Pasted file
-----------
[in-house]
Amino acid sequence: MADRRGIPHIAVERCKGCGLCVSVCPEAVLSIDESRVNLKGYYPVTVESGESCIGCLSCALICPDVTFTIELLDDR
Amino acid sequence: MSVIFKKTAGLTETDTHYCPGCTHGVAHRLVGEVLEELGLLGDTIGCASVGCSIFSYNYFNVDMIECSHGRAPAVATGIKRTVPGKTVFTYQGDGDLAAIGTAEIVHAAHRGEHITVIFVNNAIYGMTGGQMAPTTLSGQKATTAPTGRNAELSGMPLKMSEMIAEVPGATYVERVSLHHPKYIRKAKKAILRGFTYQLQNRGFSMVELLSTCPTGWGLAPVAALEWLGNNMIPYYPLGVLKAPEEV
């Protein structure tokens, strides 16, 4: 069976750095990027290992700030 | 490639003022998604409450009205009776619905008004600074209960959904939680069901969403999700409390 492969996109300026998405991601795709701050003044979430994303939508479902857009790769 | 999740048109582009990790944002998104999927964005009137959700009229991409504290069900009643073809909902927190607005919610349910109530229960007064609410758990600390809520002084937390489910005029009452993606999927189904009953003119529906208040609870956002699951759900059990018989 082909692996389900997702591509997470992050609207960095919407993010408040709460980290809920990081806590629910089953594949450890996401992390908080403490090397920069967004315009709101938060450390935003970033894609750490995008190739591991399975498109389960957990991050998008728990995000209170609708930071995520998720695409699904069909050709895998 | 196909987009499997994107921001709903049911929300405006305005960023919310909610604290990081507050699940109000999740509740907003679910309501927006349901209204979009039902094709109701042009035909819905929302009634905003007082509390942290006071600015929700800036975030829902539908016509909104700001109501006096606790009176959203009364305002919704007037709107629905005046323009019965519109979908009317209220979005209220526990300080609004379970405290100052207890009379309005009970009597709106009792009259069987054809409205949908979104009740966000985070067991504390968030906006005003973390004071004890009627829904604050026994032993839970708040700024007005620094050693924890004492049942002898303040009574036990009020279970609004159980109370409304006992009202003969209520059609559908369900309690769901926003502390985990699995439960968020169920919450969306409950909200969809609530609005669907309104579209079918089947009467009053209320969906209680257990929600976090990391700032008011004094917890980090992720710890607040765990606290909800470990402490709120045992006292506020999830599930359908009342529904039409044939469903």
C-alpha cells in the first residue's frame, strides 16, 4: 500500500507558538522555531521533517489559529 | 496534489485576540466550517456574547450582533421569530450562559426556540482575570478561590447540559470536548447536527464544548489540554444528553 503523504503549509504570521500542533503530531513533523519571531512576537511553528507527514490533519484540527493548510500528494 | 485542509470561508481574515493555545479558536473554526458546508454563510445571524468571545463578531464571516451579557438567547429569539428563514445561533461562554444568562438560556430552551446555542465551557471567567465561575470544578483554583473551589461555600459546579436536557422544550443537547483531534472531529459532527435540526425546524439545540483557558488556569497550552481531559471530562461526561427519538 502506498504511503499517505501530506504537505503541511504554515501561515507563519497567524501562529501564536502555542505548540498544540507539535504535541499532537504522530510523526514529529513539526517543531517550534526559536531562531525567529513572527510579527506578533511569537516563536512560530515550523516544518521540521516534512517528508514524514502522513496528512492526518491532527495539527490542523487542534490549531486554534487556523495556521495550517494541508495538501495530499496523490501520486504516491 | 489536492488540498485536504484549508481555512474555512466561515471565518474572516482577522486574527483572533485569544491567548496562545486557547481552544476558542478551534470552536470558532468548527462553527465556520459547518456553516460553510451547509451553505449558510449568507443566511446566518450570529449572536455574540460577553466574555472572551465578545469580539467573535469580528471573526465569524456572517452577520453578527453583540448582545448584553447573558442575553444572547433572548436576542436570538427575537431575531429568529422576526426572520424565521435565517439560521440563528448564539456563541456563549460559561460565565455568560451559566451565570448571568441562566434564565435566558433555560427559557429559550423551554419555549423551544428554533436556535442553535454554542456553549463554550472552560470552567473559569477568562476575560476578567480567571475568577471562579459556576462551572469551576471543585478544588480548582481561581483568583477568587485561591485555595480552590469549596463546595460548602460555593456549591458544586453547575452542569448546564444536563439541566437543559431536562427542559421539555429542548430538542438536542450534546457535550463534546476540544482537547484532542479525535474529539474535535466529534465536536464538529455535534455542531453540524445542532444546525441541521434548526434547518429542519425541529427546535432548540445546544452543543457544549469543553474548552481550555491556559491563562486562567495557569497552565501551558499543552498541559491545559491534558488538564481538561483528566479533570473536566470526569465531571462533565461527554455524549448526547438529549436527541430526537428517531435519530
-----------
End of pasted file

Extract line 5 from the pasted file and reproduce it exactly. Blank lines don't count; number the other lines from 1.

C-alpha cells in the first residue's frame, strides 16, 4: 500500500507558538522555531521533517489559529 | 496534489485576540466550517456574547450582533421569530450562559426556540482575570478561590447540559470536548447536527464544548489540554444528553 503523504503549509504570521500542533503530531513533523519571531512576537511553528507527514490533519484540527493548510500528494 | 485542509470561508481574515493555545479558536473554526458546508454563510445571524468571545463578531464571516451579557438567547429569539428563514445561533461562554444568562438560556430552551446555542465551557471567567465561575470544578483554583473551589461555600459546579436536557422544550443537547483531534472531529459532527435540526425546524439545540483557558488556569497550552481531559471530562461526561427519538 502506498504511503499517505501530506504537505503541511504554515501561515507563519497567524501562529501564536502555542505548540498544540507539535504535541499532537504522530510523526514529529513539526517543531517550534526559536531562531525567529513572527510579527506578533511569537516563536512560530515550523516544518521540521516534512517528508514524514502522513496528512492526518491532527495539527490542523487542534490549531486554534487556523495556521495550517494541508495538501495530499496523490501520486504516491 | 489536492488540498485536504484549508481555512474555512466561515471565518474572516482577522486574527483572533485569544491567548496562545486557547481552544476558542478551534470552536470558532468548527462553527465556520459547518456553516460553510451547509451553505449558510449568507443566511446566518450570529449572536455574540460577553466574555472572551465578545469580539467573535469580528471573526465569524456572517452577520453578527453583540448582545448584553447573558442575553444572547433572548436576542436570538427575537431575531429568529422576526426572520424565521435565517439560521440563528448564539456563541456563549460559561460565565455568560451559566451565570448571568441562566434564565435566558433555560427559557429559550423551554419555549423551544428554533436556535442553535454554542456553549463554550472552560470552567473559569477568562476575560476578567480567571475568577471562579459556576462551572469551576471543585478544588480548582481561581483568583477568587485561591485555595480552590469549596463546595460548602460555593456549591458544586453547575452542569448546564444536563439541566437543559431536562427542559421539555429542548430538542438536542450534546457535550463534546476540544482537547484532542479525535474529539474535535466529534465536536464538529455535534455542531453540524445542532444546525441541521434548526434547518429542519425541529427546535432548540445546544452543543457544549469543553474548552481550555491556559491563562486562567495557569497552565501551558499543552498541559491545559491534558488538564481538561483528566479533570473536566470526569465531571462533565461527554455524549448526547438529549436527541430526537428517531435519530